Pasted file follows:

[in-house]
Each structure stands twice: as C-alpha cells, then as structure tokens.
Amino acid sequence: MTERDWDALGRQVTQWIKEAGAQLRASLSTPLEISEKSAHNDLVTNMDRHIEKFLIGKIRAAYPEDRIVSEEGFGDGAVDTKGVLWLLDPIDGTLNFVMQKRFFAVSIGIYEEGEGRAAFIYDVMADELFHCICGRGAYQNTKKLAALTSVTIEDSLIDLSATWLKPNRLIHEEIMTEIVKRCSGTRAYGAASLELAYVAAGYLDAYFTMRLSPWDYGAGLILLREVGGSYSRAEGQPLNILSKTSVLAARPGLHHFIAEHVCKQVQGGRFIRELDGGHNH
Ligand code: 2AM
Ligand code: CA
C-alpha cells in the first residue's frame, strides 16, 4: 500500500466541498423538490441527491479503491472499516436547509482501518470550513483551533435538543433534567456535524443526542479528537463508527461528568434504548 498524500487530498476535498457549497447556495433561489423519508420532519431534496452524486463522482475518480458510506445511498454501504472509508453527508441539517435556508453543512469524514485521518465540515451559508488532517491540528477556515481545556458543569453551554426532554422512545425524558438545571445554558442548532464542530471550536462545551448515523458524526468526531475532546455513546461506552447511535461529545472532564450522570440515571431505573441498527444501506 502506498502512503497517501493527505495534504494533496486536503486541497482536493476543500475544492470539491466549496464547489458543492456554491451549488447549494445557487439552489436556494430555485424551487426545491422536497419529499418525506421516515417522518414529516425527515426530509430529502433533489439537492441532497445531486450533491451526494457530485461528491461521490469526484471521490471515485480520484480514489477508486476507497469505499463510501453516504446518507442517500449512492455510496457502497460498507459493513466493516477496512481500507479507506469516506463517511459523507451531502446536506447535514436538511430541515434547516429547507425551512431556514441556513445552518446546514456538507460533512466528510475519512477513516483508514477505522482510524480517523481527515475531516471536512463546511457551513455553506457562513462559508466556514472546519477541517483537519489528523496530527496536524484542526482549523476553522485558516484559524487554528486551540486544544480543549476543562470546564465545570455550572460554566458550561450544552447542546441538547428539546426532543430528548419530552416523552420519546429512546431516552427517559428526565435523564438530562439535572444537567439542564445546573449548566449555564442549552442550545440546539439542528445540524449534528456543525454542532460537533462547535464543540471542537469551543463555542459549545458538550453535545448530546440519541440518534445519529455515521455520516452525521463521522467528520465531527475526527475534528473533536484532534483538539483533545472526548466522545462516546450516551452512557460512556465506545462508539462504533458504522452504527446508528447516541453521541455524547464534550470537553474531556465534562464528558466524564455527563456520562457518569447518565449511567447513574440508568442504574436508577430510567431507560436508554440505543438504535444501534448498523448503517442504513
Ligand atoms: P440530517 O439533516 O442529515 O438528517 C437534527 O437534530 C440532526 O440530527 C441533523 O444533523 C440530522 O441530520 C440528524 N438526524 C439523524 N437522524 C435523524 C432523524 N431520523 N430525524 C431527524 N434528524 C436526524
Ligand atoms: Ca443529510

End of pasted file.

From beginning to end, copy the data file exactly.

[in-house]
Each structure stands twice: as C-alpha cells, then as structure tokens.
Amino acid sequence: MTERDWDALGRQVTQWIKEAGAQLRASLSTPLEISEKSAHNDLVTNMDRHIEKFLIGKIRAAYPEDRIVSEEGFGDGAVDTKGVLWLLDPIDGTLNFVMQKRFFAVSIGIYEEGEGRAAFIYDVMADELFHCICGRGAYQNTKKLAALTSVTIEDSLIDLSATWLKPNRLIHEEIMTEIVKRCSGTRAYGAASLELAYVAAGYLDAYFTMRLSPWDYGAGLILLREVGGSYSRAEGQPLNILSKTSVLAARPGLHHFIAEHVCKQVQGGRFIRELDGGHNH
Ligand code: 2AM
Ligand code: CA
C-alpha cells in the first residue's frame, strides 16, 4: 500500500466541498423538490441527491479503491472499516436547509482501518470550513483551533435538543433534567456535524443526542479528537463508527461528568434504548 498524500487530498476535498457549497447556495433561489423519508420532519431534496452524486463522482475518480458510506445511498454501504472509508453527508441539517435556508453543512469524514485521518465540515451559508488532517491540528477556515481545556458543569453551554426532554422512545425524558438545571445554558442548532464542530471550536462545551448515523458524526468526531475532546455513546461506552447511535461529545472532564450522570440515571431505573441498527444501506 502506498502512503497517501493527505495534504494533496486536503486541497482536493476543500475544492470539491466549496464547489458543492456554491451549488447549494445557487439552489436556494430555485424551487426545491422536497419529499418525506421516515417522518414529516425527515426530509430529502433533489439537492441532497445531486450533491451526494457530485461528491461521490469526484471521490471515485480520484480514489477508486476507497469505499463510501453516504446518507442517500449512492455510496457502497460498507459493513466493516477496512481500507479507506469516506463517511459523507451531502446536506447535514436538511430541515434547516429547507425551512431556514441556513445552518446546514456538507460533512466528510475519512477513516483508514477505522482510524480517523481527515475531516471536512463546511457551513455553506457562513462559508466556514472546519477541517483537519489528523496530527496536524484542526482549523476553522485558516484559524487554528486551540486544544480543549476543562470546564465545570455550572460554566458550561450544552447542546441538547428539546426532543430528548419530552416523552420519546429512546431516552427517559428526565435523564438530562439535572444537567439542564445546573449548566449555564442549552442550545440546539439542528445540524449534528456543525454542532460537533462547535464543540471542537469551543463555542459549545458538550453535545448530546440519541440518534445519529455515521455520516452525521463521522467528520465531527475526527475534528473533536484532534483538539483533545472526548466522545462516546450516551452512557460512556465506545462508539462504533458504522452504527446508528447516541453521541455524547464534550470537553474531556465534562464528558466524564455527563456520562457518569447518565449511567447513574440508568442504574436508577430510567431507560436508554440505543438504535444501534448498523448503517442504513
Ligand atoms: P440530517 O439533516 O442529515 O438528517 C437534527 O437534530 C440532526 O440530527 C441533523 O444533523 C440530522 O441530520 C440528524 N438526524 C439523524 N437522524 C435523524 C432523524 N431520523 N430525524 C431527524 N434528524 C436526524
Ligand atoms: Ca443529510